The cough response during swallowing suggests stimulation of the mucosal water receptor in the upper larynx, that is, of food aspiration into the vocal cord. However, the laryngeal expiration reflex is a response that facilitates the discharge of aspirated food from the airway to the oral cavity, and plays a role in preventing pneumonia [7,11].
In this study, we found that the intensity of voluntary cough measured with a PCF meter was highly correlated with VDS in patients with ischemic stroke and was a statistically significant factor in evaluating dysphagia. In the study of Widdicombe et al. [14], voluntary cough was mostly associated with aspiration in dysphagia patients after stroke. Therefore, it is necessary to evaluate voluntary cough and conduct rehabilitation of stroke patients with dysphagia manifesting voluntary cough function. In addition, FVC and FEV1 also appeared to correlate with VDS and were used as measures of voluntary cough and expiratory muscle strength as well as PCF. However, their correlation coefficients were lower than that of PCF with VDS, and PCF showed a statistically significant difference between aspiration and non-aspiration groups. We focused specifically on the PCF value.
In studies of Kimura et al. [12], there was a significant difference in PCF between the groups of stroke patients with and without dysphagia. In addition, vital capacity and inspiratory reserve volume of the group of stroke patients with dysphagia were lower than in healthy controls. In this study, dysphagia was evaluated objectively using VDS. In addition, the association between cough and respiratory function, dysphagia, and aspiration pneumonia was assessed by correlation, linear regression analysis, and one-way ANOVA, and the mean values were compared according to the presence of aspiration pneumonia.
Treatment of dysphagia in patients with ischemic stroke entails an oral stage of chewing and laryngeal progression, a pharyngeal stage of improved laryngeal motion, and functional electrical stimulation [15,16]. The foregoing findings show that the improved ability to cough in patients complaining of dysphagia reduces the risk of aspiration pneumonia. Therefore, evaluation of respiratory and cough functions during the initial dysphagia evaluation and improved respiratory ability and cough via respiratory rehabilitation in general dysphagia treatment in patients complaining of dysphagia after ischemic stroke can ameliorate dysphagia and reduce the risk of aspiration pneumonia. The limitations of this study relate to the small number of target patients, and indistinguishable location of lesions.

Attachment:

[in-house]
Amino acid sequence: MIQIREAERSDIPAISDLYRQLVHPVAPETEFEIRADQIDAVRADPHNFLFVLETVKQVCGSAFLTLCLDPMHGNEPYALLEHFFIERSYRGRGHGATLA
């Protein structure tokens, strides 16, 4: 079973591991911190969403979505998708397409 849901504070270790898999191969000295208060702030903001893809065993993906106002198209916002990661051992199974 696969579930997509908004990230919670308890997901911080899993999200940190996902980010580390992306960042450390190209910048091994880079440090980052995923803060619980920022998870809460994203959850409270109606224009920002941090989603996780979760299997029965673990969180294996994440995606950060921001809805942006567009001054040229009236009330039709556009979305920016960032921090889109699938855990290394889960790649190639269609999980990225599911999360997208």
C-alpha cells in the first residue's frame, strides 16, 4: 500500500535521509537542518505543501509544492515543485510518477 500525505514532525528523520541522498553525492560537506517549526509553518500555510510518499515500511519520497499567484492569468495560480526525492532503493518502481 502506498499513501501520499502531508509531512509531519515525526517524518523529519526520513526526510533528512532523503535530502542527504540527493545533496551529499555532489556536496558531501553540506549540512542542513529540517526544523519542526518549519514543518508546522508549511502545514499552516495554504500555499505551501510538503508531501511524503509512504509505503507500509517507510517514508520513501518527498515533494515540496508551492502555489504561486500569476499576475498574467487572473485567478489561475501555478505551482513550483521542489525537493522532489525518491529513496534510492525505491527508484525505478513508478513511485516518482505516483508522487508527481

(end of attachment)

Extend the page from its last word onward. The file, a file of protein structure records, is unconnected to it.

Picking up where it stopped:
In conclusion, PCF and respiratory function tests are indicated for the evaluation of swallowing function in patients diagnosed with ischemic stroke because of their association with the assessment of swallowing function and can facilitate the assessment of the risk of aspiration pneumonia.


No potential conflict of interest relevant to this article was reported.

Table 1.
Correlation coefficient (r) between VDS and PCF, FVC, FEV1
PCF -0.84***
FVC -0.51***
FEV1 -0.43**
Age 0.47***

VDS, videofluoroscopic dysphagia scale; PCF, peak cough flow; FVC, forced vital capacity; FEV1, forced expiratory volume in one second.

** p<0.01,

*** p<0.001.

Table 2.
Multivariate linear regression analysis of factors correlated with VDS
Standardized β p-value Adjusted R2
PCF -0.73 <0.01** 0.70
FVC -0.24 0.34
FEV1 0.14 0.57
Age 0.11 0.21

Variables are based on their order of listing in multiple linear regression analysis.

VDS, videofluoroscopic dysphagia scale; PCF, peak cough flow; FVC, forced vital capacity; FEV1, forced expiratory volume in one second.

** p<0.01.

Table 3.
Patient characteristics based on VDS scores
Group 1 (n=11) Group 2 (n=34) Group 3 (n=12) Total (n=57) F Scheffe test
Sex, male 7 (63.63) 20 (58.82) 7 (58.33) 34 (59.65)
Age (yr) 61.00±10.09 70.50±9.83 74.83±7.07 69.58±10.29 6.64 Group 2,3 > Group 1***
PCF 199.09±52.62 153.82±63.29 17.50±40.92 133.86±84.64 33.74 Group 1,2 > Group 3***
FVC 74.46±18.41 66.64±21.89 38.67±15.65 62.26±23.48 11.06 Group 1,2 > Group 3***
FEV1 79.91±18.38 69.70±22.80 47.33±23.54 66.97±24.41 6.81 Group 1,2 > Group 3***
VDS 2.27±2.80 29.00±16.10 72.50±9.10 33.00±26.45
Aspiration pneumonia 0 (0) 2 (5.88) 5 (41.67) 7 (12.3)

Values are presented as number (%) or mean±standard deviation.

Groups were divided according to the VDS score.

VDS, videofluoroscopic dysphagia scale; PCF, peak cough flow; FVC, forced vital capacity; FEV1, forced expiratory volume in one second.

*** p<0.001.

Table 4.
Characteristics of patients with and without aspiration pneumonia
Aspiration pneumonia (n=7) Non-aspiration pneumonia (n=50)
PCF 77.14±81.18 141.80±82.80
FVC 51.71±24.26 63.74±23.23
FEV1 59.14±28.23 68.06±23.94
VDS 56.14±16.61 29.76±26.06*
Age 79.14±2.61 68.24±10.26**

Values are presented as mean±standard deviation.

PCF, peak cough flow; FVC, forced vital capacity; FEV1, forced expiratory volume in one second; VDS, videofluoroscopic dysphagia scale.

* p<0.05,

** p<0.01.